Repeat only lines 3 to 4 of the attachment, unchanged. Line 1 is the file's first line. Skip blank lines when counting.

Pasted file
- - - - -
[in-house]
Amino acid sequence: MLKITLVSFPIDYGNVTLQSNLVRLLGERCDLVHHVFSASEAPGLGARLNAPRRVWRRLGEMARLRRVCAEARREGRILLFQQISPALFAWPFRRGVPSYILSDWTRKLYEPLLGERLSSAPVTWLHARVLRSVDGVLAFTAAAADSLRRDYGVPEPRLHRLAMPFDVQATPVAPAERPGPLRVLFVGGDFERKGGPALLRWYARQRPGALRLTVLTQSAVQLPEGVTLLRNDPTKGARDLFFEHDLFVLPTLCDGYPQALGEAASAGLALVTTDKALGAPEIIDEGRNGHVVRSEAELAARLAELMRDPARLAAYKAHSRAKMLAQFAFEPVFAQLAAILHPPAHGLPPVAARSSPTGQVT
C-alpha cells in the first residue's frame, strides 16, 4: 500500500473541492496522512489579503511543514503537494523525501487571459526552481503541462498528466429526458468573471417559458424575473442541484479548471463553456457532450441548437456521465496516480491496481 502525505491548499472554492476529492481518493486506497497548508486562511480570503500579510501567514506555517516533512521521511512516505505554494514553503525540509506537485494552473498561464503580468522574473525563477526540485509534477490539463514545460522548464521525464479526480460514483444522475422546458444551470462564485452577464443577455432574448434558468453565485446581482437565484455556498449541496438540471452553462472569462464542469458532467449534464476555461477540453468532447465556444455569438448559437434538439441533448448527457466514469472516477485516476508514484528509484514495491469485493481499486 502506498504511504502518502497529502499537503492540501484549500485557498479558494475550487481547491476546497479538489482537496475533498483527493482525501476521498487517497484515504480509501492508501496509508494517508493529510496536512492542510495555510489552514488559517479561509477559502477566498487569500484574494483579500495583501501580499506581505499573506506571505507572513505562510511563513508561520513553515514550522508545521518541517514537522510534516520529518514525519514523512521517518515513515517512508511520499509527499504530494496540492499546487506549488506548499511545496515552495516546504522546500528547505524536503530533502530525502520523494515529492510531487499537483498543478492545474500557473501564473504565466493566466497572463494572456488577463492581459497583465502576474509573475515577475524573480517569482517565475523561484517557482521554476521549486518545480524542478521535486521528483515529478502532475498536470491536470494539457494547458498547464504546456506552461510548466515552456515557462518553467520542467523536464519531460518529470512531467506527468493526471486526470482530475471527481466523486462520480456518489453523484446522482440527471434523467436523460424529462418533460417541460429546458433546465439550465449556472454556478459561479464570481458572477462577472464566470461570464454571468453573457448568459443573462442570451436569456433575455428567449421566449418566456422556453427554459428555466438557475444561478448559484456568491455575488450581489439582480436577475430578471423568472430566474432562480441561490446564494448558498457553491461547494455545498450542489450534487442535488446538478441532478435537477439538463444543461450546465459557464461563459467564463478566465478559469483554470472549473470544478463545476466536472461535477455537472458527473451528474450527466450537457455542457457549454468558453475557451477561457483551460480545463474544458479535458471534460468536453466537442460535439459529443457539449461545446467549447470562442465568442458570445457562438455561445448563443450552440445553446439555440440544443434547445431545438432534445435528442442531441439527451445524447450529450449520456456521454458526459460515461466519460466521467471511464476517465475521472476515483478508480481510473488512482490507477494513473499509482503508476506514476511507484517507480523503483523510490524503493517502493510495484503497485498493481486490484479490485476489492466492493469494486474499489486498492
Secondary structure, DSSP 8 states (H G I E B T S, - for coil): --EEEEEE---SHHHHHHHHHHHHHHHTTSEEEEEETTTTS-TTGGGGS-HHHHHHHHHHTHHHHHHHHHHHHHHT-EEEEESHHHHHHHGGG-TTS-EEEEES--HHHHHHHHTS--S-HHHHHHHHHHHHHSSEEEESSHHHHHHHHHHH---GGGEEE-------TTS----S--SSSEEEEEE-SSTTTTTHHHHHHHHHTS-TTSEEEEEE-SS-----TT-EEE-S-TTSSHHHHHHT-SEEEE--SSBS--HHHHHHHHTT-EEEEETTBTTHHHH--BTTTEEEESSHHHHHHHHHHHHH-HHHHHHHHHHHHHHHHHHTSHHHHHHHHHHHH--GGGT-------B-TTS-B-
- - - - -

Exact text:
C-alpha cells in the first residue's frame, strides 16, 4: 500500500473541492496522512489579503511543514503537494523525501487571459526552481503541462498528466429526458468573471417559458424575473442541484479548471463553456457532450441548437456521465496516480491496481 502525505491548499472554492476529492481518493486506497497548508486562511480570503500579510501567514506555517516533512521521511512516505505554494514553503525540509506537485494552473498561464503580468522574473525563477526540485509534477490539463514545460522548464521525464479526480460514483444522475422546458444551470462564485452577464443577455432574448434558468453565485446581482437565484455556498449541496438540471452553462472569462464542469458532467449534464476555461477540453468532447465556444455569438448559437434538439441533448448527457466514469472516477485516476508514484528509484514495491469485493481499486 502506498504511504502518502497529502499537503492540501484549500485557498479558494475550487481547491476546497479538489482537496475533498483527493482525501476521498487517497484515504480509501492508501496509508494517508493529510496536512492542510495555510489552514488559517479561509477559502477566498487569500484574494483579500495583501501580499506581505499573506506571505507572513505562510511563513508561520513553515514550522508545521518541517514537522510534516520529518514525519514523512521517518515513515517512508511520499509527499504530494496540492499546487506549488506548499511545496515552495516546504522546500528547505524536503530533502530525502520523494515529492510531487499537483498543478492545474500557473501564473504565466493566466497572463494572456488577463492581459497583465502576474509573475515577475524573480517569482517565475523561484517557482521554476521549486518545480524542478521535486521528483515529478502532475498536470491536470494539457494547458498547464504546456506552461510548466515552456515557462518553467520542467523536464519531460518529470512531467506527468493526471486526470482530475471527481466523486462520480456518489453523484446522482440527471434523467436523460424529462418533460417541460429546458433546465439550465449556472454556478459561479464570481458572477462577472464566470461570464454571468453573457448568459443573462442570451436569456433575455428567449421566449418566456422556453427554459428555466438557475444561478448559484456568491455575488450581489439582480436577475430578471423568472430566474432562480441561490446564494448558498457553491461547494455545498450542489450534487442535488446538478441532478435537477439538463444543461450546465459557464461563459467564463478566465478559469483554470472549473470544478463545476466536472461535477455537472458527473451528474450527466450537457455542457457549454468558453475557451477561457483551460480545463474544458479535458471534460468536453466537442460535439459529443457539449461545446467549447470562442465568442458570445457562438455561445448563443450552440445553446439555440440544443434547445431545438432534445435528442442531441439527451445524447450529450449520456456521454458526459460515461466519460466521467471511464476517465475521472476515483478508480481510473488512482490507477494513473499509482503508476506514476511507484517507480523503483523510490524503493517502493510495484503497485498493481486490484479490485476489492466492493469494486474499489486498492
Secondary structure, DSSP 8 states (H G I E B T S, - for coil): --EEEEEE---SHHHHHHHHHHHHHHHTTSEEEEEETTTTS-TTGGGGS-HHHHHHHHHHTHHHHHHHHHHHHHHT-EEEEESHHHHHHHGGG-TTS-EEEEES--HHHHHHHHTS--S-HHHHHHHHHHHHHSSEEEESSHHHHHHHHHHH---GGGEEE-------TTS----S--SSSEEEEEE-SSTTTTTHHHHHHHHHTS-TTSEEEEEE-SS-----TT-EEE-S-TTSSHHHHHHT-SEEEE--SSBS--HHHHHHHHTT-EEEEETTBTTHHHH--BTTTEEEESSHHHHHHHHHHHHH-HHHHHHHHHHHHHHHHHHTSHHHHHHHHHHHH--GGGT-------B-TTS-B-